For many of Mode’s employees, this is their first job at an analytics company. Those team members often assume that Mode’s internal analytics processes mirror the way analysis is commonly conducted within other organizations. In some ways, that assumption holds true. As CEO Derek Steer puts it, “I wish I had a more mind-blowing story for how we do internal reporting… But mostly, it’s funnel analysis.” That said, we approach analysis from some uncommon angles.
Frequently, we begin an analysis with a one-off report, rather than setting out to build a big dashboard. Many of our most technically proficient internal users, who produce some of our best analysis, are on the Customer Success team. And reports that are built with one purpose often find extended lifespans as reusable tools. In this post, we’ll take a look at some of the uncommon analytics practices internally at Mode.
Business leaders understand the importance of data, but just because you’re checking analytics doesn’t mean you haven’t also overlooked some important metrics.The new world of data isn’t just about gathering new information; all kinds of data that your business collects effortlessly can provide enormous value if you can look at it the right way.Finding the needle in of your haystack of data sources can be a lot more difficult than it might seem. To explore the untapped wells of information that companies should be paying attention to, I recently sat down with Catherine Havasi, co-founder and CEO of Luminoso, one of the most advanced data analytics companies out there today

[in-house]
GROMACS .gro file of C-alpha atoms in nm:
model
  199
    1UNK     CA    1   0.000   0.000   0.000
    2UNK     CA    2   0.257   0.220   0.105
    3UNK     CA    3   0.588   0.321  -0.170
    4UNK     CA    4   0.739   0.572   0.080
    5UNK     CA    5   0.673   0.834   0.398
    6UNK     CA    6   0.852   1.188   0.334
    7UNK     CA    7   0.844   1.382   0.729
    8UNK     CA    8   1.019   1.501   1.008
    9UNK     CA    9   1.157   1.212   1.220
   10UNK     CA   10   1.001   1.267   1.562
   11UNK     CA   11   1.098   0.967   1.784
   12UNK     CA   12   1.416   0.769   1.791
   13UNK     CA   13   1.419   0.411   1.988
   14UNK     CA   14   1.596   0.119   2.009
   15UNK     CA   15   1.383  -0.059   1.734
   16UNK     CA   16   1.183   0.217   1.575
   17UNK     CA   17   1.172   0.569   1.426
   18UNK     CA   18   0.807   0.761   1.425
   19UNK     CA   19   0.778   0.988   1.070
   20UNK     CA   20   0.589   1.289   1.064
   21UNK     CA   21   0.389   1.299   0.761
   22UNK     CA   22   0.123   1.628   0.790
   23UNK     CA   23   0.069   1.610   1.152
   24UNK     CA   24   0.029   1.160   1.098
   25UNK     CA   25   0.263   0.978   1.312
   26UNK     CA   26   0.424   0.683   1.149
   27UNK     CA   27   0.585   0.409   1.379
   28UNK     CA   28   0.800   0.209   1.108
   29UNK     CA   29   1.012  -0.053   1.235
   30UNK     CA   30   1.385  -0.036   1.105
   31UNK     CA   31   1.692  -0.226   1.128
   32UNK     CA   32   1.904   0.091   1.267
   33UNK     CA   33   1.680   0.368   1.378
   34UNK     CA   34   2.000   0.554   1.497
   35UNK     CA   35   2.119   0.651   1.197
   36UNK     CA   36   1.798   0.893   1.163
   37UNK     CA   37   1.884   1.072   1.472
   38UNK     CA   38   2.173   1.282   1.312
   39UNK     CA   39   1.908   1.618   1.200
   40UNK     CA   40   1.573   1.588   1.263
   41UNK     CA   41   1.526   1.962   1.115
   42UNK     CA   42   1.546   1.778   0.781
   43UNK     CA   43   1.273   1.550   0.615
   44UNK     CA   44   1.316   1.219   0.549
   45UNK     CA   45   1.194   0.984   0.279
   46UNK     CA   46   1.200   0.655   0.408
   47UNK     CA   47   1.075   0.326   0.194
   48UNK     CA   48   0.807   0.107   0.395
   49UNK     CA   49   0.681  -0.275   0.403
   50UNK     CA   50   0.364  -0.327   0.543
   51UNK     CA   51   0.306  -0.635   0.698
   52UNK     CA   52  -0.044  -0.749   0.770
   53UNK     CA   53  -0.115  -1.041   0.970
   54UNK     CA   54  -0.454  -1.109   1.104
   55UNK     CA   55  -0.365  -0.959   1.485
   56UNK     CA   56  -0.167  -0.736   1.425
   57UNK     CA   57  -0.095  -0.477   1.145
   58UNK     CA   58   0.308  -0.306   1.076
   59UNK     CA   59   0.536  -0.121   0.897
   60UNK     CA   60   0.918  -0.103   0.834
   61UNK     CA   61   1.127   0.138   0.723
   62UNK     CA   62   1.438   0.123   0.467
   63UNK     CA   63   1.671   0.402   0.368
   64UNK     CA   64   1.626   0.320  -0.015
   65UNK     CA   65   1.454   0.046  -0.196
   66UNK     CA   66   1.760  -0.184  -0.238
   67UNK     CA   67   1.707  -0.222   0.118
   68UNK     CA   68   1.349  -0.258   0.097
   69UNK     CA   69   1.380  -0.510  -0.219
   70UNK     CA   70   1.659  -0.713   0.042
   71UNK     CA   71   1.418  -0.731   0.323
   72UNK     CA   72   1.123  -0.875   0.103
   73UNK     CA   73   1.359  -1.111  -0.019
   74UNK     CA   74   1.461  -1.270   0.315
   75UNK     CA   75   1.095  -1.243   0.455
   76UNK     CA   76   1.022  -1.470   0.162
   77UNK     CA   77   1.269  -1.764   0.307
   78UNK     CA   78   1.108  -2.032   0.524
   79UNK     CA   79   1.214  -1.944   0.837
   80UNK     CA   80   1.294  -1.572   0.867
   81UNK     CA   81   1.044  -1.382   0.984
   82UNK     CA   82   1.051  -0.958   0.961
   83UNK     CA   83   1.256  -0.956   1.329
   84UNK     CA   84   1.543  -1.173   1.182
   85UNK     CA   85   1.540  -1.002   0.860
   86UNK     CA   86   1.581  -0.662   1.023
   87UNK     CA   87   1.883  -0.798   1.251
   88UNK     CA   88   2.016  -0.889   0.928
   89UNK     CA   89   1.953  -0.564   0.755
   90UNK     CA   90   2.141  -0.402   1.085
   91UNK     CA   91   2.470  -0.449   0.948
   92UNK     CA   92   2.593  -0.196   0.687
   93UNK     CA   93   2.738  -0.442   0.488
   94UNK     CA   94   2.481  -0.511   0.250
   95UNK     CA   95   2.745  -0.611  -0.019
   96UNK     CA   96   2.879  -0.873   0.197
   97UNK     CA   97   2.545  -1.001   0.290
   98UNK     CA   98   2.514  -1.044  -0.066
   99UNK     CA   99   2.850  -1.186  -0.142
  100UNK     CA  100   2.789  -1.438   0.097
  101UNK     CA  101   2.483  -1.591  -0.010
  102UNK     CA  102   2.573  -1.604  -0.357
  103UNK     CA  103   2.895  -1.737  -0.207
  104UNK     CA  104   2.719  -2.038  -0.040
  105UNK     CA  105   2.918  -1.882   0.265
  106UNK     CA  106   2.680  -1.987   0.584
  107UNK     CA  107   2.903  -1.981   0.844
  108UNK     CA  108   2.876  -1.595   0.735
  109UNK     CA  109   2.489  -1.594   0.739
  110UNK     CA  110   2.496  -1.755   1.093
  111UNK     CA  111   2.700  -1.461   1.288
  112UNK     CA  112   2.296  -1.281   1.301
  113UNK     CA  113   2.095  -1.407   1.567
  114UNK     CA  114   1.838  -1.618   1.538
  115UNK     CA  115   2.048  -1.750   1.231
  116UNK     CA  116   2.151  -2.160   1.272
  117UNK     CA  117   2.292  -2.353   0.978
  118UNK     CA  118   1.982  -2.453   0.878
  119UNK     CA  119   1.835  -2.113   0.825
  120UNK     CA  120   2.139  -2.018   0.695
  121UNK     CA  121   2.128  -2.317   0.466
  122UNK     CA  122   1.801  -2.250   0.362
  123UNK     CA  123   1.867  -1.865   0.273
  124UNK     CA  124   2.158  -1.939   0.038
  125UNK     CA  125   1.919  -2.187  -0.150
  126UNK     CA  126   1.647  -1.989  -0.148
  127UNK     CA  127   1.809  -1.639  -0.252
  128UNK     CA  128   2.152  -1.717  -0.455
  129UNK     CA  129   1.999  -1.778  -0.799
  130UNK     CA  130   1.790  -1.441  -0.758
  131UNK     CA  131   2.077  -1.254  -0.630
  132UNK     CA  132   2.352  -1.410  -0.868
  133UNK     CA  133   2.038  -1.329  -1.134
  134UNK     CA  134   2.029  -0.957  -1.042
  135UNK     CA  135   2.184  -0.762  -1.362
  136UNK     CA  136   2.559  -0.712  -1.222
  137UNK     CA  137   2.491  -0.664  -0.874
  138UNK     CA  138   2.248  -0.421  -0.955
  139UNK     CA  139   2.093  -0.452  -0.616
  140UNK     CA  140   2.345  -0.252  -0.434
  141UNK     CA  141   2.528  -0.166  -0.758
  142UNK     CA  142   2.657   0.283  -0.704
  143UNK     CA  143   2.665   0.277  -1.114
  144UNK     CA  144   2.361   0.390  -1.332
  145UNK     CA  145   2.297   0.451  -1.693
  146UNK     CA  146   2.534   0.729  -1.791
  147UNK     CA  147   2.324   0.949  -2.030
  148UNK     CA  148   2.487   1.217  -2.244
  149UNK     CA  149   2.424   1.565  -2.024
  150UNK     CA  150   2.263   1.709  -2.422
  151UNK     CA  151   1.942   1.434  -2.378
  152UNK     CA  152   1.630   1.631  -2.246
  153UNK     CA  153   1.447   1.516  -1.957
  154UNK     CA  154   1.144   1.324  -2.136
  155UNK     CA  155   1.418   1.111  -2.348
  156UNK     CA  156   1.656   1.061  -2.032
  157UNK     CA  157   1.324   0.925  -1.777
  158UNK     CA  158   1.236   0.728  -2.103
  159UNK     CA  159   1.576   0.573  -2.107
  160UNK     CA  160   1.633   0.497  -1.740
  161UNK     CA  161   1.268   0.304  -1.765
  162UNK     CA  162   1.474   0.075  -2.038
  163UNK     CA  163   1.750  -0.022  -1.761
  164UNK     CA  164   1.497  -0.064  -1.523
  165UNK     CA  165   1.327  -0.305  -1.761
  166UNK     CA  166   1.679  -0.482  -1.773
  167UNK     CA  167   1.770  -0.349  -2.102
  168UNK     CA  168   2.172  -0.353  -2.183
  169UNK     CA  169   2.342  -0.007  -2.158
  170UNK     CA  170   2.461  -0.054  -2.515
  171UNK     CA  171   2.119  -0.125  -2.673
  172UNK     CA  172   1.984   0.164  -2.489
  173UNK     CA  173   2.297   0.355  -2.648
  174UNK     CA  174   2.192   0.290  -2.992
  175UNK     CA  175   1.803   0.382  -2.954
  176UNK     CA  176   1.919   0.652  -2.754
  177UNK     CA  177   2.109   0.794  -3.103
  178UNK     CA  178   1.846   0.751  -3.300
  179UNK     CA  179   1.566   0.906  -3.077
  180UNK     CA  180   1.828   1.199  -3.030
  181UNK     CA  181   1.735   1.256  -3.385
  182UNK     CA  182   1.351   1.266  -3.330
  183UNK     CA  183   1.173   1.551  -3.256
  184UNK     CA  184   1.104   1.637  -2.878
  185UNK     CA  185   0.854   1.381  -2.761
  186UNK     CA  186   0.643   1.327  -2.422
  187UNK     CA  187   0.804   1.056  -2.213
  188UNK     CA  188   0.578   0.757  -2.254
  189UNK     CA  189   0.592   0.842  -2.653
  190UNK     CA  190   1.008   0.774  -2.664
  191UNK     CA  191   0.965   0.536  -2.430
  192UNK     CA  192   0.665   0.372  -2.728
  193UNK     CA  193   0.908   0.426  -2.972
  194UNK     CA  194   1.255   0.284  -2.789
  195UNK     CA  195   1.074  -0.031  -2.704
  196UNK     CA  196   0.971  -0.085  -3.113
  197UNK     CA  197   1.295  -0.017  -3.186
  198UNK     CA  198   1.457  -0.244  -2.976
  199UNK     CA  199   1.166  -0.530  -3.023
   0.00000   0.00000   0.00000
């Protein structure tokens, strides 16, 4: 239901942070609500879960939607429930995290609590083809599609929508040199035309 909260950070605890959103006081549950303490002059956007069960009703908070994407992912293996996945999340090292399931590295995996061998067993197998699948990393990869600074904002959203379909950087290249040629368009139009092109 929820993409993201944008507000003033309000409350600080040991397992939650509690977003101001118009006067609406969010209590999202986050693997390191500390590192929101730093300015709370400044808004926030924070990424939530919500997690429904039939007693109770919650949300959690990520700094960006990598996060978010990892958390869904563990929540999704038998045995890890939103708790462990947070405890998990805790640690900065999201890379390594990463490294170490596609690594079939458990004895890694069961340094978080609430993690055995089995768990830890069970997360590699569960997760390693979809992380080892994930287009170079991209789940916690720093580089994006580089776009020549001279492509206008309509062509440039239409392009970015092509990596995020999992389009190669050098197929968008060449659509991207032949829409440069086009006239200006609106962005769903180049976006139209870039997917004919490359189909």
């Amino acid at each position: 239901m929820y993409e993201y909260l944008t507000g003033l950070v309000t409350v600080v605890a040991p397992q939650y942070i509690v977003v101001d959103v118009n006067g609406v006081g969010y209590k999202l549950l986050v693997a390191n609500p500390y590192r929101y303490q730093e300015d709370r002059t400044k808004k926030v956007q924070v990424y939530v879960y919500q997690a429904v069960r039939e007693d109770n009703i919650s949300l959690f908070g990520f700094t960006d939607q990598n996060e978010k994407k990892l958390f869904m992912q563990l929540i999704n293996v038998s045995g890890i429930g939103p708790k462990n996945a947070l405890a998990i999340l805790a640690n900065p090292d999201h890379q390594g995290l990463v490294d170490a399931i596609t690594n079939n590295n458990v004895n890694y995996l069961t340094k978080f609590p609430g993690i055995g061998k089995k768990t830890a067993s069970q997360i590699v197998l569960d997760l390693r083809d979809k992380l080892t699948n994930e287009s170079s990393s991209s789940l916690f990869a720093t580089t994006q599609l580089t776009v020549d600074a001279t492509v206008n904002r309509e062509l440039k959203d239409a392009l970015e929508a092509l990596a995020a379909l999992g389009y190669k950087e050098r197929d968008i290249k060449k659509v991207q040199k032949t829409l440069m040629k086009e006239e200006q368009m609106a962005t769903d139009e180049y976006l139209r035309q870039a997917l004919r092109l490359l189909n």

Big data and small experiments—what could appear more seemingly incongruous? Yet the truth is: these two trends, one from the world of analytics, the other from the world of innovation and change, can be powerfully combined to drive sustainable success in a highly uncertain world.
Big data is a product of the technology revolution that is now well into its third decade. Thirty years ago, sophisticated analytical techniques promising extraordinary insights were lacking but one thing: the data to inform them. The promise was clear: if you simply start measuring and tracking everything, from minutely segmented sales and resource usage metrics to every conceivable macroeconomic variable of remote interest, we will be able to identify all manner of relationships, correlations and insights, the net result of which will be the capacity to much more effectively and efficiently allocate resources to take advantage of opportunity and drive results.
The message was received, loud and clear. In fact, perhaps too loudly and clearly.